Inspiring Tales Depict Kids Overcoming Hardships

By Lee Littlewood

May 31, 2009 5 min read

An entertaining, homey slew of historical fiction tales showcase personable, quirky young people that kids today would be lucky to befriend.

"Lucky Breaks" by Susan Patron; Atheneum/Simon & Schuster; 181 pages; $16.99.

Patron's Newbery Award-winning "The Higher Power of Lucky" was the first in a Southern trilogy about a spunky girl named Lucky, who had strong intrepidness in the face of poverty and small-town living. In "Lucky Breaks," Lucky turns 11 and is ready for adventure. But with all sorts of near disasters (tomato worms, her best friend's parents visiting and a group of delving geologists), Lucky wonders if Hard Pan, population 43, can survive.

Hilariously timeless, Patron's down-home innocent preteen-speak is entertaining; it begs for a movie script. Typical analogy? Lucky's description of turning 11; that it's akin to a saloon door in an old Western — "you push the sides open, bam, with both hands and stride through before they slap shut again, your childhood behind you."

In the vein of "Holes" and "The Sandlot," where adults are almost clueless in the amazing, mystical, hilarious lives of children, "Lucky Breaks" is thoroughly amusing.

"When I Crossed No-Bob" by Margaret McMullan; Houghton Mifflin Co.; 209 pages; $16.99.

Set in the rural South 10 years after the Civil War, McMullan — who proved she knows her stuff in the award-winning "How I Found the Strong" — returns to the past she describes so eloquently. The tale of a young abandoned girl named Addy, taken in by a newly married couple, is mysterious, dramatic and personable. No-Bob, the name for a patch of woods separating Addy's "no-good" kin and her new life, eventually pulls her back in, with the emergence of the 12-year-old's elusive father.

Authentic, intriguing characters with names like Little Bit, Matty Lou and Zula add far-reaching depth for both male and female young audiences.

"The Evolution of Calpurnia Tate" by Jaqueline Kelly; Henry Holt; 340 pages; $16.99.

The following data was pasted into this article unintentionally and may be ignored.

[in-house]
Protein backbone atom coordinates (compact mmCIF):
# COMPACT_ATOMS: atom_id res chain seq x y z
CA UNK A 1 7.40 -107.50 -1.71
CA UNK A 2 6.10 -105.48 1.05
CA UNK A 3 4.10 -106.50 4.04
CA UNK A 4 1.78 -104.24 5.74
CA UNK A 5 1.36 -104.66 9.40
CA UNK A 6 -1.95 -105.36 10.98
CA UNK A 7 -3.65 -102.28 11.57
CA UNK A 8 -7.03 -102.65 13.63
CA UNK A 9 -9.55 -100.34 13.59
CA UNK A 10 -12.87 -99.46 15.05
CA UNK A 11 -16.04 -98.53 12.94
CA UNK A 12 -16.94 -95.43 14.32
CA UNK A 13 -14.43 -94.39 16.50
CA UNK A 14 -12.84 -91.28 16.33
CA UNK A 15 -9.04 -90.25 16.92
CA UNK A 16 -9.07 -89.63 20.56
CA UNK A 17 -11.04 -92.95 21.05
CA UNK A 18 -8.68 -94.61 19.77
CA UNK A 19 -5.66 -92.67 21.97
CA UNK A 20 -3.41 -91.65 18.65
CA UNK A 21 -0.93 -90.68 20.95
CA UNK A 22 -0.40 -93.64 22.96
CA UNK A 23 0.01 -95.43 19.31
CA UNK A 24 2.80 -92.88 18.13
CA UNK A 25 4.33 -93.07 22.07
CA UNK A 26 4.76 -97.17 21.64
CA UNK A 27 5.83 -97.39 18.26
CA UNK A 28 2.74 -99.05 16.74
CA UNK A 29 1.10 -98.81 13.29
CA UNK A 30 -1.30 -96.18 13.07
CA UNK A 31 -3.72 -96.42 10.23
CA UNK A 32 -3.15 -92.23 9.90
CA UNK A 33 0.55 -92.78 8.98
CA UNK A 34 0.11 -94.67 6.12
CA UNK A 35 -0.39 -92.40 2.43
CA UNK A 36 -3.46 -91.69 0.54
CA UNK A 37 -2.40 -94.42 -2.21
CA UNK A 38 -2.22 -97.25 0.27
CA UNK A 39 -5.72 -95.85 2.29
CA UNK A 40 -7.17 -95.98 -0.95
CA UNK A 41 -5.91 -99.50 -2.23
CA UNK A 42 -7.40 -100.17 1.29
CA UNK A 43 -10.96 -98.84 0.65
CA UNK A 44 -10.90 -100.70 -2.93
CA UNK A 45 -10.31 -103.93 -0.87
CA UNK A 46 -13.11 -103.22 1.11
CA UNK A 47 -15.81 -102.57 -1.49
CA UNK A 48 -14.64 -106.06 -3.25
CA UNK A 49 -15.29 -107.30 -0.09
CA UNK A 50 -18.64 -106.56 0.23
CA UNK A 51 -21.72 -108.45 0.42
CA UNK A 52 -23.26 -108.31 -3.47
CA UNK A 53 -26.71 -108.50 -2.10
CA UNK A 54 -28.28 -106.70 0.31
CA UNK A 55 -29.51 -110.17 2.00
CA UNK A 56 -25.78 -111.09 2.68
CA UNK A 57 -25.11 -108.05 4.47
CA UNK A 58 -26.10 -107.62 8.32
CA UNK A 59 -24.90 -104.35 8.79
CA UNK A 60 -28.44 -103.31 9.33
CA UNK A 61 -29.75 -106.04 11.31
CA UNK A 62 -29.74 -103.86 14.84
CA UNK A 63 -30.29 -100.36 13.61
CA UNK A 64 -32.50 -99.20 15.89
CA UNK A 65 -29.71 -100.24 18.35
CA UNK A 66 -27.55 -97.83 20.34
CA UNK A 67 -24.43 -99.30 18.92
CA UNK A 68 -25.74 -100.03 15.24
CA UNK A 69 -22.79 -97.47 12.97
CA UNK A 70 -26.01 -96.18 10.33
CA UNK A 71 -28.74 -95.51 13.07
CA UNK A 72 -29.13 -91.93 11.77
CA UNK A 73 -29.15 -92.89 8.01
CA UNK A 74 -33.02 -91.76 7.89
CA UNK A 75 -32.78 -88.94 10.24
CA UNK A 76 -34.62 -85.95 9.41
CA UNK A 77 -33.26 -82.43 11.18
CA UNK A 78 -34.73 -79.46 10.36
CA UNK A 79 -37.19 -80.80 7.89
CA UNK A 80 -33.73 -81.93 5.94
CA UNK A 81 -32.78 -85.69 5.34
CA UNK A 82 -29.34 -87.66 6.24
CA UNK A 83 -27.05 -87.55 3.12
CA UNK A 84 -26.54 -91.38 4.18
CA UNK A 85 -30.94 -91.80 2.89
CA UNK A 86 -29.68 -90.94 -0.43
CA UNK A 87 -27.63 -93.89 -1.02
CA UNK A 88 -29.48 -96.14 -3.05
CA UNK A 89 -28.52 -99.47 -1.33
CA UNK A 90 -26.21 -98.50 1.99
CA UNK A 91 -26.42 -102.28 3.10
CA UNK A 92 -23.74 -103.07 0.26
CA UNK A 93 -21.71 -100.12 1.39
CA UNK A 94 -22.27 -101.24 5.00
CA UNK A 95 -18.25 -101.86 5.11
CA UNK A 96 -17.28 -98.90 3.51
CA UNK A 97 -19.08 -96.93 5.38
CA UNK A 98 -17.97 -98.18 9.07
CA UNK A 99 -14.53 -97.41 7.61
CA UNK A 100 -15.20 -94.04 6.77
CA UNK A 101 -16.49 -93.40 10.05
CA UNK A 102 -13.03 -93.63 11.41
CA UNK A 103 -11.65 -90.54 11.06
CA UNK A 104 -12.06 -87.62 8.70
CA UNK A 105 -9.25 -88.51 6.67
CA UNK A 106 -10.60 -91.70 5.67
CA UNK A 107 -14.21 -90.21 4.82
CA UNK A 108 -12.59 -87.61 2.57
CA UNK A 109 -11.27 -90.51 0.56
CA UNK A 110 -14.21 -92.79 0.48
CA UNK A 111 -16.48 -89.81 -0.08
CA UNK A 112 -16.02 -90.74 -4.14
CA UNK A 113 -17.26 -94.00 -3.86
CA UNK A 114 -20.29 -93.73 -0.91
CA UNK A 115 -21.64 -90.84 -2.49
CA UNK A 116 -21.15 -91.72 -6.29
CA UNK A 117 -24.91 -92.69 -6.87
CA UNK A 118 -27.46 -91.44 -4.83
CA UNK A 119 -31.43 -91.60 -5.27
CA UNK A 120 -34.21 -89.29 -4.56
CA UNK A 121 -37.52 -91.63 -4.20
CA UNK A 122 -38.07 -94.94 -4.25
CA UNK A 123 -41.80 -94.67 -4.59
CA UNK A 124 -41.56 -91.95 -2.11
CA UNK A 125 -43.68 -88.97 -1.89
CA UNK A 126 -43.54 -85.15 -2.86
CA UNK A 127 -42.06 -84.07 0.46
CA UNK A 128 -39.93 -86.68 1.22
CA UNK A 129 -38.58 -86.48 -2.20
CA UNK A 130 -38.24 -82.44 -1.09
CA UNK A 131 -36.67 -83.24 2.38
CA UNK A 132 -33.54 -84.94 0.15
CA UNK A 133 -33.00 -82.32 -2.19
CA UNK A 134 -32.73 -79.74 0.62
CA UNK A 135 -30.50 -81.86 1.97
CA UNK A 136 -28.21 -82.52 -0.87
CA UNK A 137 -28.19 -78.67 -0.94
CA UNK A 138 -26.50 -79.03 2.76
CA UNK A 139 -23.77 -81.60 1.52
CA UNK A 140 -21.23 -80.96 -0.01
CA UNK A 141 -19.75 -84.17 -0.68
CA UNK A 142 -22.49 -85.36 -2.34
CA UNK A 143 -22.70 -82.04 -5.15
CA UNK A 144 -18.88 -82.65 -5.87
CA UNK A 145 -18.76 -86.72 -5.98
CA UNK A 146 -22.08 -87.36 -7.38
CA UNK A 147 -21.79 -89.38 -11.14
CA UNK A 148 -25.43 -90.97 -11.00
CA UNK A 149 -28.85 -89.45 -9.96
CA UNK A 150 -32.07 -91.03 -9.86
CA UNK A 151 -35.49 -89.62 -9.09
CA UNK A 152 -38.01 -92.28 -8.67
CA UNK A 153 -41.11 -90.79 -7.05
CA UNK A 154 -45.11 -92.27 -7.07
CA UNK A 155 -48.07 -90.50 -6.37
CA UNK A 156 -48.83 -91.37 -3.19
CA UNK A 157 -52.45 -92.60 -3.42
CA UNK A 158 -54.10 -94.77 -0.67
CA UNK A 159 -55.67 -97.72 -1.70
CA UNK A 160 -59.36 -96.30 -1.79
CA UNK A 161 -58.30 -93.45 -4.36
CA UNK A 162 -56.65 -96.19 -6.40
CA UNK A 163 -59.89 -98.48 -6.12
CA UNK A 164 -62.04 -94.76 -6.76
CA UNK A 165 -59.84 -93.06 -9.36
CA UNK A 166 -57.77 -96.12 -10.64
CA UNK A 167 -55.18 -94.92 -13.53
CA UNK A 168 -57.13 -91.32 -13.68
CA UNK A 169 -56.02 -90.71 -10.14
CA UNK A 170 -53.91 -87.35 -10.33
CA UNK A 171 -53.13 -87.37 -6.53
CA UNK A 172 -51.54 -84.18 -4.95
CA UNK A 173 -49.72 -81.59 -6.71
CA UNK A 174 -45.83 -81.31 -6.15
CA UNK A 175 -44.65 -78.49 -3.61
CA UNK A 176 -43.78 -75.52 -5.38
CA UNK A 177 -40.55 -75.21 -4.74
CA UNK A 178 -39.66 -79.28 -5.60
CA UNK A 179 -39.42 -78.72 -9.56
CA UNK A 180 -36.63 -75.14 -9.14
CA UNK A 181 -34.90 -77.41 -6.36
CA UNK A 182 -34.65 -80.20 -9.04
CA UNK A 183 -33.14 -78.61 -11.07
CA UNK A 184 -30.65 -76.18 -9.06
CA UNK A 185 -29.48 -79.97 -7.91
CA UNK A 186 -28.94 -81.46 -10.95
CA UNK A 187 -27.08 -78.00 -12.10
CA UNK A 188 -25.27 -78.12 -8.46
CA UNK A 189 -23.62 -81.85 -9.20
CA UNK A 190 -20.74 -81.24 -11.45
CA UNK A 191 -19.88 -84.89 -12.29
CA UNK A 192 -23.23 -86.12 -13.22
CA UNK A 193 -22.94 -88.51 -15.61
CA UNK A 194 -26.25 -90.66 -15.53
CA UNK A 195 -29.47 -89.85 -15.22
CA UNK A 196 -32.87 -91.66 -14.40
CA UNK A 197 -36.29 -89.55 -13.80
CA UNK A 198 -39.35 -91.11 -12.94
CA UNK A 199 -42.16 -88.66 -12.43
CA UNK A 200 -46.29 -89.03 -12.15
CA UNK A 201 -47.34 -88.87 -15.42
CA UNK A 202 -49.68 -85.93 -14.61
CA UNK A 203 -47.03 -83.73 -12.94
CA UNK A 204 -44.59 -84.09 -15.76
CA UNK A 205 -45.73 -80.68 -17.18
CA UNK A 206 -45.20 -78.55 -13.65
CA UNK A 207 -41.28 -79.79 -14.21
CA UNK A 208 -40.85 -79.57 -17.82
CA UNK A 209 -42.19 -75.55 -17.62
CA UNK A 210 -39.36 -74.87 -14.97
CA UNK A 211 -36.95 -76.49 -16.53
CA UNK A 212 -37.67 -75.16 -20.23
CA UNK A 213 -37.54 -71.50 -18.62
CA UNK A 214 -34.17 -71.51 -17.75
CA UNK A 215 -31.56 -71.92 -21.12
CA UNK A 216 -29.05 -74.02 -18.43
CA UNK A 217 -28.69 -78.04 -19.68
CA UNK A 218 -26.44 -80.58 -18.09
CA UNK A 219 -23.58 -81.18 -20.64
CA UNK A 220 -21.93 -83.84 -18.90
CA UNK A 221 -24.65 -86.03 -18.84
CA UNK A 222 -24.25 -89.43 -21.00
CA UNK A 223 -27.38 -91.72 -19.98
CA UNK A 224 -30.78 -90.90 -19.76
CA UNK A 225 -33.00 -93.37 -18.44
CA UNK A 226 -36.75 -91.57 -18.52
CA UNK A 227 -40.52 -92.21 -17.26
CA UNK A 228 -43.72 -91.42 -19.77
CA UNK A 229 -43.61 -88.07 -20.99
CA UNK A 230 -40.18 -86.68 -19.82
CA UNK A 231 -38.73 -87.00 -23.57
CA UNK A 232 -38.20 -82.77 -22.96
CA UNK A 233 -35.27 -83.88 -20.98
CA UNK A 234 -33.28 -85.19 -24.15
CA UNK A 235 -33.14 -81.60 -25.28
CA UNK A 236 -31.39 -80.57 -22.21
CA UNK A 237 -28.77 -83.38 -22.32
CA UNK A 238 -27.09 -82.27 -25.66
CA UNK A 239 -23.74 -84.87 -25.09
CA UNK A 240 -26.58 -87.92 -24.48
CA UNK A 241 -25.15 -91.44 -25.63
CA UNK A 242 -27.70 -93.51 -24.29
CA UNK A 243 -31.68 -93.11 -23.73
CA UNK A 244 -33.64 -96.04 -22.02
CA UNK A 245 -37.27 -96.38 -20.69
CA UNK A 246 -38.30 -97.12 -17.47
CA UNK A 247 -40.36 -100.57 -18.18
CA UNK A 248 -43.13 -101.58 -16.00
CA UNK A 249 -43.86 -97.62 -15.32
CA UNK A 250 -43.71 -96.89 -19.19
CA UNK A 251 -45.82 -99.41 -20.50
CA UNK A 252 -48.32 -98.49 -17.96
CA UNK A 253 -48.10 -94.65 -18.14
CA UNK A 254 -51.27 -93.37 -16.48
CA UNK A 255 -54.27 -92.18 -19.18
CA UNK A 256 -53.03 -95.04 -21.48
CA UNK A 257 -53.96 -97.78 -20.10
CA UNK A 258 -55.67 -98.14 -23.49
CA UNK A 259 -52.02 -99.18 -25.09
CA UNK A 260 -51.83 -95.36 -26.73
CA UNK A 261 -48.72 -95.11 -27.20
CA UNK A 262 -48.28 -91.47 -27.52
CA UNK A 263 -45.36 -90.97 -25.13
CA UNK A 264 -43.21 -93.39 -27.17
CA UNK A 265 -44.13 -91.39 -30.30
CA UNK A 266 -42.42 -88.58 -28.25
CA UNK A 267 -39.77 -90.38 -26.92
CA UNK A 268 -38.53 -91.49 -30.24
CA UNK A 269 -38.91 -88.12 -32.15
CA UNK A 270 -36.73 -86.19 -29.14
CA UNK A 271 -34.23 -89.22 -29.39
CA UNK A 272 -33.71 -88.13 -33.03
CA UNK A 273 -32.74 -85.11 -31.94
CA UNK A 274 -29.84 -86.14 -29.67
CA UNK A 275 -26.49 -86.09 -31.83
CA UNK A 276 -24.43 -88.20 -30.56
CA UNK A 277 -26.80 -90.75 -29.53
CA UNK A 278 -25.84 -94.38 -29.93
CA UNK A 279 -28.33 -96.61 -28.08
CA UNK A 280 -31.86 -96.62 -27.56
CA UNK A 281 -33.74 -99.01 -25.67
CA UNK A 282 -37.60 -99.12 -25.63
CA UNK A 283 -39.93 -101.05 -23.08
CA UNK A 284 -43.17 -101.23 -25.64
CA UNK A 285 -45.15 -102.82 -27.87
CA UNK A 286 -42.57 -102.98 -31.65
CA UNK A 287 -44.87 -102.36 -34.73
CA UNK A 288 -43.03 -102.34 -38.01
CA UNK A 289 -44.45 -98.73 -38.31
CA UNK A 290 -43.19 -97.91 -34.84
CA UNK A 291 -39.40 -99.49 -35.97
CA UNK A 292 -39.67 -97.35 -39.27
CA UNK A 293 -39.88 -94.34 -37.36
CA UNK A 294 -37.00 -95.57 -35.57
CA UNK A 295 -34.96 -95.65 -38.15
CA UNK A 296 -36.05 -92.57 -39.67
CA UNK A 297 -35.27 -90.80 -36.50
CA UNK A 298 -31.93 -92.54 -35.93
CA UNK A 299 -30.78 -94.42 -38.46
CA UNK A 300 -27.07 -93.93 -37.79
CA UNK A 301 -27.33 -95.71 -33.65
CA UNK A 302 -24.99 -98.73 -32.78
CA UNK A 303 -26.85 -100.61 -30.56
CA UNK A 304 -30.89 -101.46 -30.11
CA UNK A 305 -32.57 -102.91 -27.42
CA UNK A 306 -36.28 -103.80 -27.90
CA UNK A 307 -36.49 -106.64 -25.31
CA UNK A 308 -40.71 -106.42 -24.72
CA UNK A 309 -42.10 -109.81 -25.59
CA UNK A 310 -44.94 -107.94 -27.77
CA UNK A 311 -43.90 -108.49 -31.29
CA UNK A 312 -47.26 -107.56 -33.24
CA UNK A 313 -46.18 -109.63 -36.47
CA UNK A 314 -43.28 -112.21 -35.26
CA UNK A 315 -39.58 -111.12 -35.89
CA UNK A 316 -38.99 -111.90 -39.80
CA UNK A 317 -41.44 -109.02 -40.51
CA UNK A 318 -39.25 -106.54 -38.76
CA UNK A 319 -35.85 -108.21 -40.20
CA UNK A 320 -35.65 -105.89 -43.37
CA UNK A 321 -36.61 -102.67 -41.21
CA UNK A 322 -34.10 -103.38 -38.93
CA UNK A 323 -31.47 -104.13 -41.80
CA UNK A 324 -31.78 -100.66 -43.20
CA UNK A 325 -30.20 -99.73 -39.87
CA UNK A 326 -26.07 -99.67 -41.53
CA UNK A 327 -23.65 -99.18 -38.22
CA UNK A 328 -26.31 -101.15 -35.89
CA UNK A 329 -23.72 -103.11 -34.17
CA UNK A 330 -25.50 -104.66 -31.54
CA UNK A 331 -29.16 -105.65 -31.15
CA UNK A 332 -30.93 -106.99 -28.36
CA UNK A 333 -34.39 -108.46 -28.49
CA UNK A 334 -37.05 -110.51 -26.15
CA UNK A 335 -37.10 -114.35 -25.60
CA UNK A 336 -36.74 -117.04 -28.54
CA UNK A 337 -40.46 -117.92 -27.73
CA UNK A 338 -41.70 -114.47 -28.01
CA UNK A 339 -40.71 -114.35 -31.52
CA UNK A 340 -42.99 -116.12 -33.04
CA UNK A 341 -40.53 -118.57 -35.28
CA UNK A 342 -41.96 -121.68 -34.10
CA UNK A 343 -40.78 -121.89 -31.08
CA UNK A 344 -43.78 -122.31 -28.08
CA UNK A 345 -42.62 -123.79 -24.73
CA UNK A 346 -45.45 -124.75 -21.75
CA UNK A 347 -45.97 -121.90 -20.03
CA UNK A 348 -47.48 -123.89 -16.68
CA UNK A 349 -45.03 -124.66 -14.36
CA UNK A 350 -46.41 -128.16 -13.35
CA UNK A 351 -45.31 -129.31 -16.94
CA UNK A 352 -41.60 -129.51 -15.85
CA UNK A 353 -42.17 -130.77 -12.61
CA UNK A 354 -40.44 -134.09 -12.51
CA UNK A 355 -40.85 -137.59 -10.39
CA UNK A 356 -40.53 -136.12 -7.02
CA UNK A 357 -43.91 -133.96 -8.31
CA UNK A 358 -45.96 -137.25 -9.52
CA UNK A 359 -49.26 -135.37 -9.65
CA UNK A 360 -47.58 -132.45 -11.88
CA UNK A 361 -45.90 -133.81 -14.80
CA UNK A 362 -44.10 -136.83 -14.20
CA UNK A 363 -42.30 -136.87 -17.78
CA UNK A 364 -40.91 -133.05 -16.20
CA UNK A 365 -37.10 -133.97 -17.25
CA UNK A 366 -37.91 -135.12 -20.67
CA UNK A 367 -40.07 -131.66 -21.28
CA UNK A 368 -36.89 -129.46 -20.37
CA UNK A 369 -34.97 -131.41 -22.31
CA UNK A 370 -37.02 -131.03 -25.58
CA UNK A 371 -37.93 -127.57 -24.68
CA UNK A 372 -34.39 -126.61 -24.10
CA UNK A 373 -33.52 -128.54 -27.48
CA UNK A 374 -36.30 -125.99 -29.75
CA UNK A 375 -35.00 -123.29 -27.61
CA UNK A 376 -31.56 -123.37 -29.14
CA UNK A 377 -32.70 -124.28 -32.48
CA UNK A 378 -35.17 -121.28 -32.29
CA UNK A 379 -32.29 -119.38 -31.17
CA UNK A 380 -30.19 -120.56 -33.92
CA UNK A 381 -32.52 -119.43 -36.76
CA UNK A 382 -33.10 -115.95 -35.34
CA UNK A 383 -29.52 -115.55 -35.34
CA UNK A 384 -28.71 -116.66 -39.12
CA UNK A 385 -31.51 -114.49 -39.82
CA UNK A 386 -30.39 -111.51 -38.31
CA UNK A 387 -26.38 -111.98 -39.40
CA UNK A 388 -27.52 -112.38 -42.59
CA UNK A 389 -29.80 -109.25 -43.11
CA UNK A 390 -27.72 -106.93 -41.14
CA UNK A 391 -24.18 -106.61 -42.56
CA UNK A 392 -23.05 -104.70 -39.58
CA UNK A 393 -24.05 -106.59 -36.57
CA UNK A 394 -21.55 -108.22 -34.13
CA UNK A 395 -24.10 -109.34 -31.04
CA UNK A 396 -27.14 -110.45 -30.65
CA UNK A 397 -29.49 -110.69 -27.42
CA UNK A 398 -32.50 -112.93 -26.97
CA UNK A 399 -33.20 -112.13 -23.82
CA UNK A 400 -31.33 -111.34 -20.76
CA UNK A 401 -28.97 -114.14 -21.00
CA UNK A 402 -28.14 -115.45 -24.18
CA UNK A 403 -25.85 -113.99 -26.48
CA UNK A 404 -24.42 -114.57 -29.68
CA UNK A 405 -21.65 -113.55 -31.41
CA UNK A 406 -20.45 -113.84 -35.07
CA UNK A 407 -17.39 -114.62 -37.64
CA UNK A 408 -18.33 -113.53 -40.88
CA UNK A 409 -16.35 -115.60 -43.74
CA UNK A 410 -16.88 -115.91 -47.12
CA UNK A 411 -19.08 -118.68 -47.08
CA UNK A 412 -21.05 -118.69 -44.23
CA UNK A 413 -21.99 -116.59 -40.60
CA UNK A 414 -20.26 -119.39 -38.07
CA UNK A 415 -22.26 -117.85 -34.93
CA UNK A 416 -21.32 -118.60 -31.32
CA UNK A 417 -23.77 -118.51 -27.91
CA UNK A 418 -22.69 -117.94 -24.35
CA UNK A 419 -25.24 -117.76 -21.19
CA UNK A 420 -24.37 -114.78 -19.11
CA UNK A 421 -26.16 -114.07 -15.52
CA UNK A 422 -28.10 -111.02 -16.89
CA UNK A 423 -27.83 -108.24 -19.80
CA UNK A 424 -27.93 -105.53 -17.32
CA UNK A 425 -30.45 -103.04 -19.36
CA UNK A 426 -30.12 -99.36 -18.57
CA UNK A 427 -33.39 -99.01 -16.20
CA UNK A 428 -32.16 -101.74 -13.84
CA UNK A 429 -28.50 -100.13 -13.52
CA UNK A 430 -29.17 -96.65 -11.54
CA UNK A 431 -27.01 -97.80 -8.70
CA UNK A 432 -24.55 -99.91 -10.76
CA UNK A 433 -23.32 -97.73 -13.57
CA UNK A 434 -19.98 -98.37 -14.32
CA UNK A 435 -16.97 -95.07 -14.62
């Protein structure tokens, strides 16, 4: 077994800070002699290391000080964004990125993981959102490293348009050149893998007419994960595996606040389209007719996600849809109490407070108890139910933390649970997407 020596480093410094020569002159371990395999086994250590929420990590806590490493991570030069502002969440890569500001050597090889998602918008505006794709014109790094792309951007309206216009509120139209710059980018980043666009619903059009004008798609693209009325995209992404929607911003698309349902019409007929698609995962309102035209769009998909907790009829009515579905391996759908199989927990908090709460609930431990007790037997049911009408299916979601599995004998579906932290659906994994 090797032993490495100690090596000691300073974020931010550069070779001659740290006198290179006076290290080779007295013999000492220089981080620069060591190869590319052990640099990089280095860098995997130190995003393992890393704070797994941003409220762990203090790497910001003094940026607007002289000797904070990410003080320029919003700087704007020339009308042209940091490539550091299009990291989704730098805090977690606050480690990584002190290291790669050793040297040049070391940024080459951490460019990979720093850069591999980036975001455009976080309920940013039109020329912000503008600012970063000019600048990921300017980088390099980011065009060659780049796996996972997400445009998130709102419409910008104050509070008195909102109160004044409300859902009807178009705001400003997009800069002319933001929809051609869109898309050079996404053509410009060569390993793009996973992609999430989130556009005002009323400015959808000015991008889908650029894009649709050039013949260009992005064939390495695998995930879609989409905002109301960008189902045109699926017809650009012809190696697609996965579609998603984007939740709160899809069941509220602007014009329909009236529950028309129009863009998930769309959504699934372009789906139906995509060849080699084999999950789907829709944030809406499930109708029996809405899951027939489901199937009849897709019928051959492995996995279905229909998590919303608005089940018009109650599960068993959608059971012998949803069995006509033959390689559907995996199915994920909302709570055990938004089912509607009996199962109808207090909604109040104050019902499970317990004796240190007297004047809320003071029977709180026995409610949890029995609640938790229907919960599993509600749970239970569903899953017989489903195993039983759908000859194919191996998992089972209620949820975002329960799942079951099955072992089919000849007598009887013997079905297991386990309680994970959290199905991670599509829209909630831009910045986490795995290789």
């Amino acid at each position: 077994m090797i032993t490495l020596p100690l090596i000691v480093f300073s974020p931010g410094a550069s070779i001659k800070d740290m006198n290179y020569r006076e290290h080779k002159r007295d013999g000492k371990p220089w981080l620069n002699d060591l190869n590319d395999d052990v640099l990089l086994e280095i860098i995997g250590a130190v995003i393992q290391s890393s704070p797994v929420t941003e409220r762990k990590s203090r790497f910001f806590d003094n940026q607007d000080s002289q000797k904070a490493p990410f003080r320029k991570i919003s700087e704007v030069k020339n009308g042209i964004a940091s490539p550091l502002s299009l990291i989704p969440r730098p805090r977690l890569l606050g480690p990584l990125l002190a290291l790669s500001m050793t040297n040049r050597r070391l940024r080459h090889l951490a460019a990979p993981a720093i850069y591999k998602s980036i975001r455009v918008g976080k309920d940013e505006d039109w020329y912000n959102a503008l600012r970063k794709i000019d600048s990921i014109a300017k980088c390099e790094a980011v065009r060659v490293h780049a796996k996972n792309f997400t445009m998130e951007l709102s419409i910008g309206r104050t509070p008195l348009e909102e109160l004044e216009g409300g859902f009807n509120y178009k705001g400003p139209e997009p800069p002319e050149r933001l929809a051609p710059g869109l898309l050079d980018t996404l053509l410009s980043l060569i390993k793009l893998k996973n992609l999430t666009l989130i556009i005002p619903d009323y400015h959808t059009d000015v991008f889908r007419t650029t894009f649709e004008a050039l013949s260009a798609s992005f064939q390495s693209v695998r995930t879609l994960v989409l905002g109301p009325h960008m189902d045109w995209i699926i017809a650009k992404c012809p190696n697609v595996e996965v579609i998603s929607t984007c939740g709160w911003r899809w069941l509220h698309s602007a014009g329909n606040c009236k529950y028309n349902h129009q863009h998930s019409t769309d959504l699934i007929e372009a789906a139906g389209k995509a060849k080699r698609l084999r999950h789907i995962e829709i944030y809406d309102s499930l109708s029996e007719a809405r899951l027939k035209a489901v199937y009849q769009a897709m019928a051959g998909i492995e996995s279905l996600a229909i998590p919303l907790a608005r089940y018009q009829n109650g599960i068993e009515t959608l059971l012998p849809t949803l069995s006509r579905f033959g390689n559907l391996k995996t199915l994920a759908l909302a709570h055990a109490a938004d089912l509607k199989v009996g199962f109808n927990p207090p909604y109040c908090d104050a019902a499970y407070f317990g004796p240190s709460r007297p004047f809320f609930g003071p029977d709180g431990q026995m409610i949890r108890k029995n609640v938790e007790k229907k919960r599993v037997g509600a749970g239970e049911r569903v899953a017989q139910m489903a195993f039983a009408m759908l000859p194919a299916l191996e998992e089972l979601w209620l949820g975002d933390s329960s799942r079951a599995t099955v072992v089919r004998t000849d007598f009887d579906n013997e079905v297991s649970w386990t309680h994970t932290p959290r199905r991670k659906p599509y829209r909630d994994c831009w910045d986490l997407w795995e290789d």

"My name is Calpurnia Virginia Tate, but back then everybody called me Callie Vee. That summer, I was 11 years old and the only girl out of seven children. Can you imagine a worse situation?" This is the beginning of a coming-of-age story set in 1899. Callie, a curious naturalist who delves into science headfirst, but deals with her large family with less self-identity, is the kind of young heroine who will charm audiences with tons of wit.

With rich, authentic settings, plenty of humor and spunk and, already, the hope for a sequel, Kelly has crafted a winner.

"Also Known as Harper" by Ann Haywood Leal; Henry Holt; 256 pages; $16.99.

Young audiences today will find a friend in Harper Lee Morgan — abandoned by her father, with a struggling-to-make-ends-meet Mother and a pesky little brother named Hemingway. A budding poet with shyness issues, Harper Lee, named after her mother's favorite "To Kill a Mockingbird" author, finds a lot to be nervous about when a big poetry contest emerges.

Facing eviction and the necessity to miss school days to take care of her brother, Harper finds unlikely friends in a mute girl and a kindly disabled lady. She gains self-reliance and boldness, especially in her writing. Homespun Southern speak abounds, and Harper's emergence as a poet is a metaphor for her personal growth in a challenged family. Ages 8 to 12 will certainly enjoy "Also Known as Harper."

"Alligator Bayou" by Donna Jo Napoli; Knopf Delacorte Dell; 288 pages; $16.99.

Full of more sinister human behavior and for a slightly older age group than the books above, Napoli's powerful tale, set in 1899, tells a little-known story of racism against Italian immigrants in the deep U.S. South. Fourteen-year-old Calogero and his Sicilian family try to adjust to life in Louisiana, but are tapped as hard to categorize, leaving them "stuck" between the white and Negro communities.

As Calogero struggles to understand and deal with the prejudices all around him, he also finds advantages to living in the bayou — midnight gator hunts and a new sharp-witted friend.

Beautiful language and sharp prose shine a light on the damages felt from racism; Napoli thinks it is an untold tale crucial for teens to hear.

To find out more about Lee Littlewood and read features by other Creators Syndicate writers and cartoonists, visit the Creators Syndicate website at

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